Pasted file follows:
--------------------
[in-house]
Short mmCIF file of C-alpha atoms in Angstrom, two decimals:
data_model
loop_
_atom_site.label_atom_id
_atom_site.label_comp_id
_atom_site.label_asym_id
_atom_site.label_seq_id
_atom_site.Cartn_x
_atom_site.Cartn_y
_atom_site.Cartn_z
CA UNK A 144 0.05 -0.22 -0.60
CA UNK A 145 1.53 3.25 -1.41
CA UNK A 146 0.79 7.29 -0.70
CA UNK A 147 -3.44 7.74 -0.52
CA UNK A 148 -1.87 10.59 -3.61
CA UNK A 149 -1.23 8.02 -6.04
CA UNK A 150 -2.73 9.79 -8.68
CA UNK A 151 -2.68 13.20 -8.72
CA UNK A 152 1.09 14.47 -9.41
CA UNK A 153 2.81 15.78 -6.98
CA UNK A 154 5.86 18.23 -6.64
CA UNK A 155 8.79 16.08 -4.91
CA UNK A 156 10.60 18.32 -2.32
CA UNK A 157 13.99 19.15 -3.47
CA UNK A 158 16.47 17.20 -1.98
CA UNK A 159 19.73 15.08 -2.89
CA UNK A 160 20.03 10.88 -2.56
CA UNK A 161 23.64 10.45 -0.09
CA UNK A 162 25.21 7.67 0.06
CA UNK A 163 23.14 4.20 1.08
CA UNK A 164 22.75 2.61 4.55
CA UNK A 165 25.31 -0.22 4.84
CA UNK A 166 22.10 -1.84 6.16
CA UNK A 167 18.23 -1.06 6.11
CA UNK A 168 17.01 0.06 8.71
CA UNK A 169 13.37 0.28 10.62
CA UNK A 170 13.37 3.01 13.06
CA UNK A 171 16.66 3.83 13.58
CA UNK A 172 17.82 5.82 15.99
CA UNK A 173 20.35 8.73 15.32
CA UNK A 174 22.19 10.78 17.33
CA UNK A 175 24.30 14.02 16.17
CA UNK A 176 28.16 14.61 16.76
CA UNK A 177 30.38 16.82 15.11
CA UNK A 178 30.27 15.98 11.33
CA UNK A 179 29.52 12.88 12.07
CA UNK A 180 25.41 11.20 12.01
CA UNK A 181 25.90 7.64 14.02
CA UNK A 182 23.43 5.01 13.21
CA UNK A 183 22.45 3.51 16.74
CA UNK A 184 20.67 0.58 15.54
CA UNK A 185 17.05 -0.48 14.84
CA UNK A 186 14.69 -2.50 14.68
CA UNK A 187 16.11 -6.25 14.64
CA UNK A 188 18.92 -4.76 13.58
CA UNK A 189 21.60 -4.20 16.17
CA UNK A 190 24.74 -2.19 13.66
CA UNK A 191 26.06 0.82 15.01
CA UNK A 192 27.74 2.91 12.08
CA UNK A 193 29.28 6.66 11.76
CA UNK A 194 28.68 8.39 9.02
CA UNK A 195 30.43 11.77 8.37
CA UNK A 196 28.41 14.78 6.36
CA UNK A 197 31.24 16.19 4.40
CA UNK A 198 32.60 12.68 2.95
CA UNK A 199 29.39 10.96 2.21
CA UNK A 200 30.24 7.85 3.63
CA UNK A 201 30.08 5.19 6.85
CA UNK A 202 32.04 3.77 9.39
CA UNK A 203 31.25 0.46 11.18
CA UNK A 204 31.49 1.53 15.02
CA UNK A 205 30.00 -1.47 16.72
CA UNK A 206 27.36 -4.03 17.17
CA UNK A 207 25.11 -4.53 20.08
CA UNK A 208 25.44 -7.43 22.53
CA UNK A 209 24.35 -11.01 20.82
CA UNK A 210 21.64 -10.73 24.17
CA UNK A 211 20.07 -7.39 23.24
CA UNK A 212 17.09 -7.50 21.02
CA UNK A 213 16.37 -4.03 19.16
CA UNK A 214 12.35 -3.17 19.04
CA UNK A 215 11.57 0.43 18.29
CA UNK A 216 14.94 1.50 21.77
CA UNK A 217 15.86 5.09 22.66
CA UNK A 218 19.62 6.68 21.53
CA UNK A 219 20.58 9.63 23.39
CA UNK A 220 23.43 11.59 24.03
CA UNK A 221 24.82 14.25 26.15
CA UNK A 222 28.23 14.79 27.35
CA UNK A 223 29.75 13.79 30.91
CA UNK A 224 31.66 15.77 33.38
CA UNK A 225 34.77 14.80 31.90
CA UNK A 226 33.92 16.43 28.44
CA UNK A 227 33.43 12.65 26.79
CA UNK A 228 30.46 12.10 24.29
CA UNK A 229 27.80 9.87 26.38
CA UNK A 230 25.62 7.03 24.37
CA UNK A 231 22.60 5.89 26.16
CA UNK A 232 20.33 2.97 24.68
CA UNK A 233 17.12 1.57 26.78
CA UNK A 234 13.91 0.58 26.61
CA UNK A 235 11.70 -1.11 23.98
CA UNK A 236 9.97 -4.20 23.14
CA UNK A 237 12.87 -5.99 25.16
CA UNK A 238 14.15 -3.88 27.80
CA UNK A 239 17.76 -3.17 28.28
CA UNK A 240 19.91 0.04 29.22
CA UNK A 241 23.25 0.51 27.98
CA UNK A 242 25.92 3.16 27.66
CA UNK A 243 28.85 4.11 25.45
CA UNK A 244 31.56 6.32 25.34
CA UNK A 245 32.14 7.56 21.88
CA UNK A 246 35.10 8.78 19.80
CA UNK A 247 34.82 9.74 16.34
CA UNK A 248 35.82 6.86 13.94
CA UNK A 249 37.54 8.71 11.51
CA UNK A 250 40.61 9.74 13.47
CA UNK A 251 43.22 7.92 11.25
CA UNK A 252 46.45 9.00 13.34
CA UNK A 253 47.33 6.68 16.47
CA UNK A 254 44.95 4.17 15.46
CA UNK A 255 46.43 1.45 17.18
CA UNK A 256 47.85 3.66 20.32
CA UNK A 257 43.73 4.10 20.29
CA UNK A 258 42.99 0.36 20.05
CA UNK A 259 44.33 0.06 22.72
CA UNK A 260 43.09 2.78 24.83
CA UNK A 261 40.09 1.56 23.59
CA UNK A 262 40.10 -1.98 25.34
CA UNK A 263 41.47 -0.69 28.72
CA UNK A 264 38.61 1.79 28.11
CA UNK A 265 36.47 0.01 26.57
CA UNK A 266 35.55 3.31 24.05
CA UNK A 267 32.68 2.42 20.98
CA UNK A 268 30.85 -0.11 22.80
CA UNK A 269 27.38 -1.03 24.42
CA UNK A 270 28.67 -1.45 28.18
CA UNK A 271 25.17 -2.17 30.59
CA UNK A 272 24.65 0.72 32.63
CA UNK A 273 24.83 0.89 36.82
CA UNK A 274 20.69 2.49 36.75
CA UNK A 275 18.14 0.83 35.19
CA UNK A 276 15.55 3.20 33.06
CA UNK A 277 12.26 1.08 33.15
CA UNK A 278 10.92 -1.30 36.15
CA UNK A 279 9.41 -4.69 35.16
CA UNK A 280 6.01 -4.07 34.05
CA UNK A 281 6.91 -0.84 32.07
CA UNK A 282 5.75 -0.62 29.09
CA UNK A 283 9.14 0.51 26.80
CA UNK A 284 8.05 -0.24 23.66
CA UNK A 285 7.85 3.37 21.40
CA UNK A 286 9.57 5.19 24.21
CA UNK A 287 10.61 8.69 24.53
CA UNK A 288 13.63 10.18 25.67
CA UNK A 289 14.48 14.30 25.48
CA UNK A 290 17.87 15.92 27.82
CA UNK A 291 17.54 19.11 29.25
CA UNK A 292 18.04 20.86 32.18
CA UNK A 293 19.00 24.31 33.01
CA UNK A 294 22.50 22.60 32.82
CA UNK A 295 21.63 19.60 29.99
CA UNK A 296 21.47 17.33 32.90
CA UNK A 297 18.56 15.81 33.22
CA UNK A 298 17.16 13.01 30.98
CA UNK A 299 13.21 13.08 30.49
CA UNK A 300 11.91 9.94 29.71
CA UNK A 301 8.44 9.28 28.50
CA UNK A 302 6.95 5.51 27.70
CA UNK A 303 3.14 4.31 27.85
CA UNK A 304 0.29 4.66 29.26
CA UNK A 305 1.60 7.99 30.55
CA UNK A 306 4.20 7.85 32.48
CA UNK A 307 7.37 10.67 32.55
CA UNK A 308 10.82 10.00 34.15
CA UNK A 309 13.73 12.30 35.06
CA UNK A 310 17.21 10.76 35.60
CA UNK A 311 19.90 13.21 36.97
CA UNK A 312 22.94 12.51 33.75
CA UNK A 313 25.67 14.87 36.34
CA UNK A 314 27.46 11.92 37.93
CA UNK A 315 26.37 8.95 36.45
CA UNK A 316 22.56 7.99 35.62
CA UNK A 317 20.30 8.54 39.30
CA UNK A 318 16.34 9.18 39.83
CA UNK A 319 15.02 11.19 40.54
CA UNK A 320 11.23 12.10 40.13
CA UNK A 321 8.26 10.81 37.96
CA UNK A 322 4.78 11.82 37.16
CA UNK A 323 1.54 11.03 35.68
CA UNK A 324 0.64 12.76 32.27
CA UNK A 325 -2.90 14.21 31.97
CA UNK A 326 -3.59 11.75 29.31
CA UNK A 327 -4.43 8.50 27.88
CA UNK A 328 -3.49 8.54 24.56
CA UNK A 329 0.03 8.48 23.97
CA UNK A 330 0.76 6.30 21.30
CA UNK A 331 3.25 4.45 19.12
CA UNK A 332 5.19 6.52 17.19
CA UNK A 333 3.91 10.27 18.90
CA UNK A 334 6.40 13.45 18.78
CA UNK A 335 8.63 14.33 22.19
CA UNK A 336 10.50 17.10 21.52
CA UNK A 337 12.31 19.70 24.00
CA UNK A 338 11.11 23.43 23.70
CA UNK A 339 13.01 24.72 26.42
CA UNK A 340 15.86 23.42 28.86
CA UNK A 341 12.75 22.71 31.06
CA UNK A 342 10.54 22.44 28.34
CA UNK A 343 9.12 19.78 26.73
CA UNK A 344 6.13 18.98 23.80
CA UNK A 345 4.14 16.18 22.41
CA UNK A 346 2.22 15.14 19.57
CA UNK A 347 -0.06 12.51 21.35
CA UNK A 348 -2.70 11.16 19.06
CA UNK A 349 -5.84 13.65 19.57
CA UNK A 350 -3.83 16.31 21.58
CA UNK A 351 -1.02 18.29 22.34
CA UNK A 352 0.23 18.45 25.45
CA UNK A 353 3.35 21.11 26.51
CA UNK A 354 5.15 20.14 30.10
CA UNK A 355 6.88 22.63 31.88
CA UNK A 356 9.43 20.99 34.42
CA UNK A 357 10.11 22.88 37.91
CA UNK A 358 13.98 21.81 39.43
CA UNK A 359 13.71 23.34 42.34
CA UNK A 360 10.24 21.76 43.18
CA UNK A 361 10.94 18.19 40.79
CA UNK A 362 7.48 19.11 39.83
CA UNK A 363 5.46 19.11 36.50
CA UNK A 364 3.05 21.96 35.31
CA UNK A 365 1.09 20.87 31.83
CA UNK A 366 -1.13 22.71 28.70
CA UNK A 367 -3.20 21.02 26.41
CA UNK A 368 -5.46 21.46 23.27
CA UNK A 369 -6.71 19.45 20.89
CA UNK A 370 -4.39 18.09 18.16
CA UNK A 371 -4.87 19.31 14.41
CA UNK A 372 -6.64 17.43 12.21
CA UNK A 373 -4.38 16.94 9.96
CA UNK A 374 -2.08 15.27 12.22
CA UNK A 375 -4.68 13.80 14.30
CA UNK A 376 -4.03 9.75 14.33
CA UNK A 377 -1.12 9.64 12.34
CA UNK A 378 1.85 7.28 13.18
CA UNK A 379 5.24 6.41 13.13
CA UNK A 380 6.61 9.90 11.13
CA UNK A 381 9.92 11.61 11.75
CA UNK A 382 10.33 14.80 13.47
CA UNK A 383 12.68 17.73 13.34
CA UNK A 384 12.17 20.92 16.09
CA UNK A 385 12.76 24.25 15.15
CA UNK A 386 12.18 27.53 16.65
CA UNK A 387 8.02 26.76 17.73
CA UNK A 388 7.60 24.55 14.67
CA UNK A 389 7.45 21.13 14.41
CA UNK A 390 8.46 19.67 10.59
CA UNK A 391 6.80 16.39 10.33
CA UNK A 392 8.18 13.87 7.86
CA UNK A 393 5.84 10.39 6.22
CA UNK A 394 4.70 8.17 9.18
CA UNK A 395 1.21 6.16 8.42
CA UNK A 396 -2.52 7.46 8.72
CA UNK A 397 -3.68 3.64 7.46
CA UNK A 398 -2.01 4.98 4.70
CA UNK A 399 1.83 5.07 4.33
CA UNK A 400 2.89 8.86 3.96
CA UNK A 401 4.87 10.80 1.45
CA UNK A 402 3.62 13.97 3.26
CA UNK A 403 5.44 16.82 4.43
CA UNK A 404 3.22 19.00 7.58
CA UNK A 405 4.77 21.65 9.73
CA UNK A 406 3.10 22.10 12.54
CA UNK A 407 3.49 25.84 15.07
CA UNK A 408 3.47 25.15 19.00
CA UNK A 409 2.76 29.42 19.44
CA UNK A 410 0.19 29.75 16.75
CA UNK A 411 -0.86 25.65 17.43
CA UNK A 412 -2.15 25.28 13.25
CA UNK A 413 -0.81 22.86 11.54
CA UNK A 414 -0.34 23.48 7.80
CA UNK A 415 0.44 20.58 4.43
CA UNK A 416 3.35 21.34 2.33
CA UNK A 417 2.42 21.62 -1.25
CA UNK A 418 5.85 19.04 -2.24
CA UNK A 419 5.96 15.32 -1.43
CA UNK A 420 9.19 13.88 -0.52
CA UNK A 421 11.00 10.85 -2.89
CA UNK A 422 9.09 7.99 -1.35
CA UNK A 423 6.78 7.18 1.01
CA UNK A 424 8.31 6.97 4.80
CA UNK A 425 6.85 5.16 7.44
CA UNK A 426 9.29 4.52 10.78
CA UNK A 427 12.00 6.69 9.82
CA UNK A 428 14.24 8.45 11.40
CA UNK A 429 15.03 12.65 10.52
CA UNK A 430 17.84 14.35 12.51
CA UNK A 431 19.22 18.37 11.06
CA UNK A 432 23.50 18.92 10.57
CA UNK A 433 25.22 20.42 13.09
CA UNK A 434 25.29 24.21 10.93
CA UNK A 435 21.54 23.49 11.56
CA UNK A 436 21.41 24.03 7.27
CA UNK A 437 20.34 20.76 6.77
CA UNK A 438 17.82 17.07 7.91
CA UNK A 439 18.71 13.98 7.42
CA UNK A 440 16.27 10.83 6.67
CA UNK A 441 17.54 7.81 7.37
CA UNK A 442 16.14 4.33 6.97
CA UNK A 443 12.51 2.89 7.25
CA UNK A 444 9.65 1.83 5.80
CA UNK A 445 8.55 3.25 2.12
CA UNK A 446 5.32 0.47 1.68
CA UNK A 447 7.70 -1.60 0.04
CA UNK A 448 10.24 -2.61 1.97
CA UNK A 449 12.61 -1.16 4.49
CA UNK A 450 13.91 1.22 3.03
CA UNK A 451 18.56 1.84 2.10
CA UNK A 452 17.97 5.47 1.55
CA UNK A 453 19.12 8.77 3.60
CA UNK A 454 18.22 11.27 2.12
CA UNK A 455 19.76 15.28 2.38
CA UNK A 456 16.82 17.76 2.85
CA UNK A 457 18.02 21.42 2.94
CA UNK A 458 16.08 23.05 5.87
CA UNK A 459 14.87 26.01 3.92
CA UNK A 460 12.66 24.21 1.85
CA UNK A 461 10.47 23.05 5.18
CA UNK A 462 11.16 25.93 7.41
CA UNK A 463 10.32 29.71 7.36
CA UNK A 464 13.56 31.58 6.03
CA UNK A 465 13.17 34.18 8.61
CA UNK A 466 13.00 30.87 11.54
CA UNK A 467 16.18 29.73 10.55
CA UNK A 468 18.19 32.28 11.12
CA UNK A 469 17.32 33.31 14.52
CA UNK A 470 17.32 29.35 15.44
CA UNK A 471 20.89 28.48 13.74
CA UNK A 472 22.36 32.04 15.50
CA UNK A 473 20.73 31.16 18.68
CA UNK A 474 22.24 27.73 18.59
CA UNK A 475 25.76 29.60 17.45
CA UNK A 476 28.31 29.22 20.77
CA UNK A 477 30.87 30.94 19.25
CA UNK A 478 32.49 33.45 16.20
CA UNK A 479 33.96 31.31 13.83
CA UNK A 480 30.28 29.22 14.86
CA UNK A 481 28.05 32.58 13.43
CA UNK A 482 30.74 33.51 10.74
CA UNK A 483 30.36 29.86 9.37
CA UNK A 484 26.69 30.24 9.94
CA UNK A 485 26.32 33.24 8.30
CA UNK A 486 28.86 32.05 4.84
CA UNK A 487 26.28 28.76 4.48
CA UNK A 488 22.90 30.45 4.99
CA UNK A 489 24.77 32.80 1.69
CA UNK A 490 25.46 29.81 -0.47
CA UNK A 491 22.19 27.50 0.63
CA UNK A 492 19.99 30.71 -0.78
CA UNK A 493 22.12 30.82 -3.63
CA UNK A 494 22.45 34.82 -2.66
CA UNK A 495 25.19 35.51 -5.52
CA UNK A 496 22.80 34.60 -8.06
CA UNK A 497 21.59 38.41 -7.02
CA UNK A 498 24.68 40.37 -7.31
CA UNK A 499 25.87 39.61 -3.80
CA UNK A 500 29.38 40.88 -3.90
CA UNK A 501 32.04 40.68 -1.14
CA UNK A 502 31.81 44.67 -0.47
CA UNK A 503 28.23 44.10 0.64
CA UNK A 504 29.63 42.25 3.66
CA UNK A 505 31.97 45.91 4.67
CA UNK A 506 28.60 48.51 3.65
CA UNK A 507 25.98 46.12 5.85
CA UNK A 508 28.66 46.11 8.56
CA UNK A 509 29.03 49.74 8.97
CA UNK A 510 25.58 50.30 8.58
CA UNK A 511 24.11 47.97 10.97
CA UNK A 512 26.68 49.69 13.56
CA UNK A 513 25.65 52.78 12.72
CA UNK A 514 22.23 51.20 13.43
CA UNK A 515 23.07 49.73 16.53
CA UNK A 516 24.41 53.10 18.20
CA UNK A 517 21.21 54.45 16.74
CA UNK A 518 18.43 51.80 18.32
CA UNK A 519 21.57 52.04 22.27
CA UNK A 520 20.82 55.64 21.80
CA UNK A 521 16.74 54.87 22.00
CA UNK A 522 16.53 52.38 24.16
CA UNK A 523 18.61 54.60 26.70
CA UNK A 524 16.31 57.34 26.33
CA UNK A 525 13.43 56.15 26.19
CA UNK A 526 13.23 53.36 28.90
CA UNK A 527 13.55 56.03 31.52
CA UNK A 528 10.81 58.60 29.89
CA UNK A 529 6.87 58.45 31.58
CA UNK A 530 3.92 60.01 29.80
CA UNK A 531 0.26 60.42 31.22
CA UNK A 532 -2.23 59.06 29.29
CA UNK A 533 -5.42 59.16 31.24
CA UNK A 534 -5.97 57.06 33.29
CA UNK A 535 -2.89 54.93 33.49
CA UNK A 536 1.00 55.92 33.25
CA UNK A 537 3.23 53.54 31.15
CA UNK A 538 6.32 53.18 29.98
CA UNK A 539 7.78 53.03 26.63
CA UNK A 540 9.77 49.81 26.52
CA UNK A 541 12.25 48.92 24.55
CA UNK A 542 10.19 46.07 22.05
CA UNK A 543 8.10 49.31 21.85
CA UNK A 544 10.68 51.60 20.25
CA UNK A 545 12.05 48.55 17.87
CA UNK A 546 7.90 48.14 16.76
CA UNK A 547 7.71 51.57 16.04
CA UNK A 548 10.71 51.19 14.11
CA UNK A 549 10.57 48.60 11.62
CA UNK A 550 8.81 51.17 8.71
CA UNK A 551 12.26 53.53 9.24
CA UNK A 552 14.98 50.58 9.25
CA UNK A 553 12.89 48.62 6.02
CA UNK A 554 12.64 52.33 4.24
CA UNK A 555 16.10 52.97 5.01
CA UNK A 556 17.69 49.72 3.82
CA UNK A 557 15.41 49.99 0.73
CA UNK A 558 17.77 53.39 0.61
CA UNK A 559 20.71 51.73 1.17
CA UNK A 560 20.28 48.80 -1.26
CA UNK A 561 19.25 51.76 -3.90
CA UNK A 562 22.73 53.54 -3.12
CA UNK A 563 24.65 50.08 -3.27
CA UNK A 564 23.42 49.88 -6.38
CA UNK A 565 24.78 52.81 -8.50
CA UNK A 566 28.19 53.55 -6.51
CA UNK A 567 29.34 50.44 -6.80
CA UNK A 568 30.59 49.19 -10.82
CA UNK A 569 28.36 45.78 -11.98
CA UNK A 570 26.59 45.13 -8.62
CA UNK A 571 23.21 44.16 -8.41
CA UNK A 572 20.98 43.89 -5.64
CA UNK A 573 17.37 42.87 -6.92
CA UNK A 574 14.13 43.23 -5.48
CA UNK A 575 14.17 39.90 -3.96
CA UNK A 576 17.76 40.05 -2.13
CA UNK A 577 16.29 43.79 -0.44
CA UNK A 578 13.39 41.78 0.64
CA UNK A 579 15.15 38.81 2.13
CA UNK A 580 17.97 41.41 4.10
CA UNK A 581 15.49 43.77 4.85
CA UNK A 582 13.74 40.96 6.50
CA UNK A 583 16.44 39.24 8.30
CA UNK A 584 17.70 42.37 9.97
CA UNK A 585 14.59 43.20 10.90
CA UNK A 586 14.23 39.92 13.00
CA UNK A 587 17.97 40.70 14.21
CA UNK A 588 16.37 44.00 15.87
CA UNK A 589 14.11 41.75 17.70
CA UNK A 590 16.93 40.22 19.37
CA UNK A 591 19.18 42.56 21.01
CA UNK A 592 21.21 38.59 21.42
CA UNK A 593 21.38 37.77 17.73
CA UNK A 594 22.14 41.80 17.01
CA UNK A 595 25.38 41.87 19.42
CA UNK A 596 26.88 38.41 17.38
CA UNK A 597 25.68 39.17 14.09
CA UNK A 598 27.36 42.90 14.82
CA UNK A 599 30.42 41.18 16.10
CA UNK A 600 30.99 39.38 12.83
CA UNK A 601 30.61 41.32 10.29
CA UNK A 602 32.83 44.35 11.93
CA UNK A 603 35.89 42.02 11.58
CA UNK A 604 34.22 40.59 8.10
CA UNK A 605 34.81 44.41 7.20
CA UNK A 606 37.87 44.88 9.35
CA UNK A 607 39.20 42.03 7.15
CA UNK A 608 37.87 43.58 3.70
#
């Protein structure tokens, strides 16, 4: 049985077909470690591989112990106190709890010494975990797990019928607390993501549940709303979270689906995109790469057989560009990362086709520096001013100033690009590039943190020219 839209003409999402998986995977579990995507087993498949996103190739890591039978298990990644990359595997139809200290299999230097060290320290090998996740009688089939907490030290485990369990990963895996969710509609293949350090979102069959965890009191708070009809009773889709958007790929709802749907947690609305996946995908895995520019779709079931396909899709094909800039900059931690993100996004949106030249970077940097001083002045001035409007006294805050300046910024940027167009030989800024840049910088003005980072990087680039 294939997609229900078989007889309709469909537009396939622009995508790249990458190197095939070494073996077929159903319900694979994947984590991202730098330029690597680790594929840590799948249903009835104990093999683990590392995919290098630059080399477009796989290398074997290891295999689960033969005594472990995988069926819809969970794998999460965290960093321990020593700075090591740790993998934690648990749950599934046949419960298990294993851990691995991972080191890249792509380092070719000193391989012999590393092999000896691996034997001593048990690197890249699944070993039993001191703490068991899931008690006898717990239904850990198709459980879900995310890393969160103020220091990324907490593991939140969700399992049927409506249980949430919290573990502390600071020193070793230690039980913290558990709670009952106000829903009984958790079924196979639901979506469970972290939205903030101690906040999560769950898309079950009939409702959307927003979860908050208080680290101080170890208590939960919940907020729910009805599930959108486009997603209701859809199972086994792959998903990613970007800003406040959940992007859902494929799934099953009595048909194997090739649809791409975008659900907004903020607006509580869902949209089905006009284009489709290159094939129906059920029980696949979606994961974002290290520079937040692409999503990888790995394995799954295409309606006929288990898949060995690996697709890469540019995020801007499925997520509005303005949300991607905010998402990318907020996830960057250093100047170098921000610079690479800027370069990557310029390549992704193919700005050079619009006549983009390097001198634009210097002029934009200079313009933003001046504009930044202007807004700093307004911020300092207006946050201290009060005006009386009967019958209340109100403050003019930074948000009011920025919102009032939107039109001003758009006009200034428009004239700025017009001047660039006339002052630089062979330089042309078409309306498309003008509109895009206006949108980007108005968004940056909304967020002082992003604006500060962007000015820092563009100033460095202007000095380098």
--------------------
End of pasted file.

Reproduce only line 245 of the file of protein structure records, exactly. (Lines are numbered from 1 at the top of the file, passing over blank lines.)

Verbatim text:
CA UNK A 377 -1.12 9.64 12.34